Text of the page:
Aqua Tech’s biological process carries out complete sewer sludge treatment eliminating the need for a clarifier.
This sewer sludge treatment is based on biofilm technology. Biofilm is a dense community of attached-growth microorganisms living on specially designed plastic media. Having direct contact with wastewater, biofilm absorbs and oxidizes pollutants thus providing treatment. Multiple biozones ensure that an appropriate biological system develops according to the nature of wastewater composition. It supports dynamic balance on its own both in mass and qualitative composition according to variations of wastewater parameters (within the range of optimal adaptation rates and allowable values of design loadings).
Multiple chambers in our bioreactor create a series of ecosystems in which the excess biomass is digested and mineralized in successive chambers by higher level microorganisms. This process converts organic sludge into carbon dioxide, water and inorganic elements.
Each chamber houses specialized media to host the required microorganisms.
The first chamber of the bioreactor houses a smooth-surface floating media. The smooth surface coupled with high turbulence in the first chamber prevents high biofilm accumulation on the media.
Sloughed biofilm travels into the next chamber to be consumed by protozoa inhabiting porous media (Bio-Chip).
The Bio-Chip media mitigates biofilm overgrowth as the chips rub against each other under aeration. These unfavorable conditions on the outside of the Bio-Chip cause microorganisms to inhabit primarily the protected interior of the media. Treatment in this chamber is provided by slow-growing bacteria such as ANAMMOX which produce negligible biomass.
Subsequent chambers facilitate the development of a complete trophic system with all four trophic levels. This means that the amount of bacteria are controlled by Protozoa and Metazoans that consume any surplus bacterial biomass.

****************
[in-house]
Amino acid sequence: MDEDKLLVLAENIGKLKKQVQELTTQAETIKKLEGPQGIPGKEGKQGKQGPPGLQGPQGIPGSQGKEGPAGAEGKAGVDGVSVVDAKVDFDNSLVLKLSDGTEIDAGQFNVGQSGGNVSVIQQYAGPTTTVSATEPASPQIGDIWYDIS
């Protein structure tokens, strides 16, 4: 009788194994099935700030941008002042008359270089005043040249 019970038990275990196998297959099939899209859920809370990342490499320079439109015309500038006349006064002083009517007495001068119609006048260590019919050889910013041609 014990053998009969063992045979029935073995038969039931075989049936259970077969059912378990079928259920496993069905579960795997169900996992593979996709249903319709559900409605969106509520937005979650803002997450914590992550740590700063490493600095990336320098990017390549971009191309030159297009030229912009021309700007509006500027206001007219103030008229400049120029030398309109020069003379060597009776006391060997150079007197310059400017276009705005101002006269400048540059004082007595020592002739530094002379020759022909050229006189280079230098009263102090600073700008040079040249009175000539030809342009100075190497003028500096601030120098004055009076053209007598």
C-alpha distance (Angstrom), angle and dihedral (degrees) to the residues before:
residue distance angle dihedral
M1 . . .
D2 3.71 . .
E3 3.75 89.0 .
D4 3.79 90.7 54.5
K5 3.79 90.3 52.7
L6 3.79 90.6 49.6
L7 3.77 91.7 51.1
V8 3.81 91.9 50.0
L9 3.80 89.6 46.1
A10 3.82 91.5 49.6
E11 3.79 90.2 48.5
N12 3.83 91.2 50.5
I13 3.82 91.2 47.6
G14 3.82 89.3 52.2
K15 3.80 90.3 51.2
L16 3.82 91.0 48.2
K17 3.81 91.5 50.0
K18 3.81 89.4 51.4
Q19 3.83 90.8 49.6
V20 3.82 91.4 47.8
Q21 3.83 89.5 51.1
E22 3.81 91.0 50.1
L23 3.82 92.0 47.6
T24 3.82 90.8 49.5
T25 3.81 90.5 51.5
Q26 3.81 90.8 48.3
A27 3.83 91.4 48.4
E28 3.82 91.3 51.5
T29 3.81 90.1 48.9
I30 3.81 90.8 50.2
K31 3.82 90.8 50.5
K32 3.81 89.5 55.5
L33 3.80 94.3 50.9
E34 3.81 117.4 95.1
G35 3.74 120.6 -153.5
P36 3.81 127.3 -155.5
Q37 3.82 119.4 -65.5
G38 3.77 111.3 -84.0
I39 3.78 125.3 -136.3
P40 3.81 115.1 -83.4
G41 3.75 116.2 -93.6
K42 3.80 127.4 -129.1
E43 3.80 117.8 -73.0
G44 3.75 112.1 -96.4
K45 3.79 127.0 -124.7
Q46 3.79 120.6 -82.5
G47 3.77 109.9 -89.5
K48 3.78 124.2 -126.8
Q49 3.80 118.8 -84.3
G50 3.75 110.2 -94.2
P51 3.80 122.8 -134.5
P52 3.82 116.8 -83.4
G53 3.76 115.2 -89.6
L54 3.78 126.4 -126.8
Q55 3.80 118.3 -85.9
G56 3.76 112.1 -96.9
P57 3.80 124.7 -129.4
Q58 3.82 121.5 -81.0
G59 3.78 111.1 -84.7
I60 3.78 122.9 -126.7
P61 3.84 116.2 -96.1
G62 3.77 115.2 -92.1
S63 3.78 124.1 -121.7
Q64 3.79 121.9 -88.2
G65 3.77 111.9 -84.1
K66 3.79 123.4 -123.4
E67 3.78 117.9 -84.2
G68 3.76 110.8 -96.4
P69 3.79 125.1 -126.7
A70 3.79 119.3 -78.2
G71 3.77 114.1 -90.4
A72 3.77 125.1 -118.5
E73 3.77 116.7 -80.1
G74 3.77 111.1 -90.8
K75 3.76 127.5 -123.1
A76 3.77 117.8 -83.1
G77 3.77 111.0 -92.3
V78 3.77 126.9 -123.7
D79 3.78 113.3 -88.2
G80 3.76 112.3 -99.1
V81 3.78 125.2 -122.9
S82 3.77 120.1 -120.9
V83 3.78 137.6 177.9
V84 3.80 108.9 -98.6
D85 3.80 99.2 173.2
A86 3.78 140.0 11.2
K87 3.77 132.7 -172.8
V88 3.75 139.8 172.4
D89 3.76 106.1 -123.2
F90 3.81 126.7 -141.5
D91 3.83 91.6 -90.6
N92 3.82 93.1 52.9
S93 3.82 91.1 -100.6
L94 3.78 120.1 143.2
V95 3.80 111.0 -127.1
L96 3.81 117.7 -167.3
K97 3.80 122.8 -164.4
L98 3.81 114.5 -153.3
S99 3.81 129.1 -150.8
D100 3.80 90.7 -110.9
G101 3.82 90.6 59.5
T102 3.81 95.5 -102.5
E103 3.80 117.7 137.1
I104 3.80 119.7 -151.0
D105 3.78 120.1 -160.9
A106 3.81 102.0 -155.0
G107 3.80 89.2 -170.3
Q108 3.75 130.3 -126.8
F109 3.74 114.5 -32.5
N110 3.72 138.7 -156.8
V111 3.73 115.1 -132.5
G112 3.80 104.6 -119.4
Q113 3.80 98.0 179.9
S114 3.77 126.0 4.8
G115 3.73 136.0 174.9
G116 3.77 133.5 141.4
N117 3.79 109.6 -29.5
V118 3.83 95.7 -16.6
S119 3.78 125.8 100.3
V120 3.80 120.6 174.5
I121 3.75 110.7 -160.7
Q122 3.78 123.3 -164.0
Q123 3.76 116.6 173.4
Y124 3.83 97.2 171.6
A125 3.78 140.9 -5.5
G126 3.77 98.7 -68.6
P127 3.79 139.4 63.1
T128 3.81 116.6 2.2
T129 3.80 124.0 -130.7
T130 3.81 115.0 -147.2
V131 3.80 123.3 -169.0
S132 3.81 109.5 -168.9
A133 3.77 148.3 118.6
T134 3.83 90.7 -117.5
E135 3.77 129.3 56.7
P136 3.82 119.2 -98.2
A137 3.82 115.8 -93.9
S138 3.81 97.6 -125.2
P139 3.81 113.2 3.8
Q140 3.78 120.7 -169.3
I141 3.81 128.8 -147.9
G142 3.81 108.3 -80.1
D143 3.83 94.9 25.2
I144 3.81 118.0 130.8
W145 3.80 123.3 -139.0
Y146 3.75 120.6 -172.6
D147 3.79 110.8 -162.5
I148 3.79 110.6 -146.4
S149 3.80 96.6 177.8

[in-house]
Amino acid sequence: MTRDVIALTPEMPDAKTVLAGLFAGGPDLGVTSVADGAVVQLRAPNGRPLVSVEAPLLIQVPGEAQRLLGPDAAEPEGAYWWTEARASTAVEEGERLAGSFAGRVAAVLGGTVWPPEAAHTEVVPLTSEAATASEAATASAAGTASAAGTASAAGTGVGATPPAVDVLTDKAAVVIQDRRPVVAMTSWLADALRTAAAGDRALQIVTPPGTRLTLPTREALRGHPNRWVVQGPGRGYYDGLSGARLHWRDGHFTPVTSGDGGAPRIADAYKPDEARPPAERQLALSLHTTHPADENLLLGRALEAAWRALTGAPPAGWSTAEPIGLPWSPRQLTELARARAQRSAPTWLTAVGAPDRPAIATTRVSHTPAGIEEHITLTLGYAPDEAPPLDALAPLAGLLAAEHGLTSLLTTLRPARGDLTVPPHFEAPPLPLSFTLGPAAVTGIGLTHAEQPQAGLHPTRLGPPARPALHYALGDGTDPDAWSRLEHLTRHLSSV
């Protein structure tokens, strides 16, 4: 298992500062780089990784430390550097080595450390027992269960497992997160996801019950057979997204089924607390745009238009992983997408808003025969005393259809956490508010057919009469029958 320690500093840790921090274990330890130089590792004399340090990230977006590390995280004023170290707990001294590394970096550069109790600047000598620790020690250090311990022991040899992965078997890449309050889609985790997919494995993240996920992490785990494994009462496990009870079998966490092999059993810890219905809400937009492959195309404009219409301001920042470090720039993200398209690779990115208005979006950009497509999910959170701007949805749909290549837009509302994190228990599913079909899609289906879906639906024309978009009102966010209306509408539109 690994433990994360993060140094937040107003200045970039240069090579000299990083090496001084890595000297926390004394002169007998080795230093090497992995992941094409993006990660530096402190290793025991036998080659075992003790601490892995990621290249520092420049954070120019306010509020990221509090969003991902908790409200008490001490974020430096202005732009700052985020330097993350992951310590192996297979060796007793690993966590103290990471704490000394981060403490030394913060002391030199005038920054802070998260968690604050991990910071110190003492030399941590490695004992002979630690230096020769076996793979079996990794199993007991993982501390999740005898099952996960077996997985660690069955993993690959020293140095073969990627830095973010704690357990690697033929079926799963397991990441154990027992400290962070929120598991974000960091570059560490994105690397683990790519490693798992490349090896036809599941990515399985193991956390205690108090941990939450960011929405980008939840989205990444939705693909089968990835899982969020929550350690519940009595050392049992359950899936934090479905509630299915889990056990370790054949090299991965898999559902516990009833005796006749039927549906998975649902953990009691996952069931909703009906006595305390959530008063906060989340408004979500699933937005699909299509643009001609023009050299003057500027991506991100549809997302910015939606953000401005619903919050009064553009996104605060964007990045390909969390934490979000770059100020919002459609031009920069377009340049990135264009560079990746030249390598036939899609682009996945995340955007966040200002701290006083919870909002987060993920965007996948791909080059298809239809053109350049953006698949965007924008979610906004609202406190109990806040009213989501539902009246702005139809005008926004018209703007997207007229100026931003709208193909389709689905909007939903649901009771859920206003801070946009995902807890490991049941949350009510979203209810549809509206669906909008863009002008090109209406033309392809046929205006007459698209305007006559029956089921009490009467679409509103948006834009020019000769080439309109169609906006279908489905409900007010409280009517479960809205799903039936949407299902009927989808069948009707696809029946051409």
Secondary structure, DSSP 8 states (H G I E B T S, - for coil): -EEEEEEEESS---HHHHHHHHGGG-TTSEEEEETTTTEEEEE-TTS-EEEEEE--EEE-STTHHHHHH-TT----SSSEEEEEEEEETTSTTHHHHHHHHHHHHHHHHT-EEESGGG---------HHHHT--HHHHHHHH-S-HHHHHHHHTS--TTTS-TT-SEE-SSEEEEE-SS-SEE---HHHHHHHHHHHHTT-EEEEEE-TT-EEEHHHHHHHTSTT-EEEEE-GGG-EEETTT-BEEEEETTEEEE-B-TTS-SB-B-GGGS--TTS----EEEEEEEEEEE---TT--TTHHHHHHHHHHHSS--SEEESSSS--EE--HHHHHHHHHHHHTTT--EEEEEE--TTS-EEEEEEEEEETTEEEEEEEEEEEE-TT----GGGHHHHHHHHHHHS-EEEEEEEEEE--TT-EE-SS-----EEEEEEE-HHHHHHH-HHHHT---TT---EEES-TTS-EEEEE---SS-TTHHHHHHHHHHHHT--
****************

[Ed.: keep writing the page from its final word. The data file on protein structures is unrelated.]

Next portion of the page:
The last chamber utilizes static media and minimal aeration intensity to ensuring high efficiency adsorption and mineralization of any residual suspended matter.
The above described is the conceptual model or ideology of the bioreactors which does not change if a bioreactor has just two or three chambers. Thus, any our biological process is designed so that effluent biomass amount is within the required effluent limit for TSS.
Whitepaper for BioTank biological reactor in wastewater treatment.
BioTank, Aqua Tech’s biological reactor, is the best value in wastewater treatment for residential and commercial development as well as for small to midsized communities. The following product details demonstrate BioTank’s durability, versatility, and efficiency.
Aqua Tech’s BioTank bioreactors range in capacity from 160 GPD to 80,000 GPD. They can be installed modularly to build systems with a capacity over 1 million GPD.
Our stainless-steel package systems operate with minimal maintenance for decades. They provide a timely and cost-effective alternative to site-built treatment facilities.
The BioTank is a factory-made, multi-chamber aeration tank made of stainless steel AISI-304. It is equipped with fixed and floating media and an aeration system comprised of an air compressor, snorkel, regulator valves, hoses, and oxygen diffusers.
The various chambers facilitate the growth of stage-specific microbes ensuring progressively higher levels of treatment through each chamber.
AISI-304 stainless steel construction allows for above ground and inground installation.
State of the art media provides maximum biofilm surface area which results in smaller bioreactors that treat up to municipal standards.
The aeration system ensures optimal oxygen conditions for advanced biological wastewater treatment.
Biological Reactor Applications in Wastewater Treatment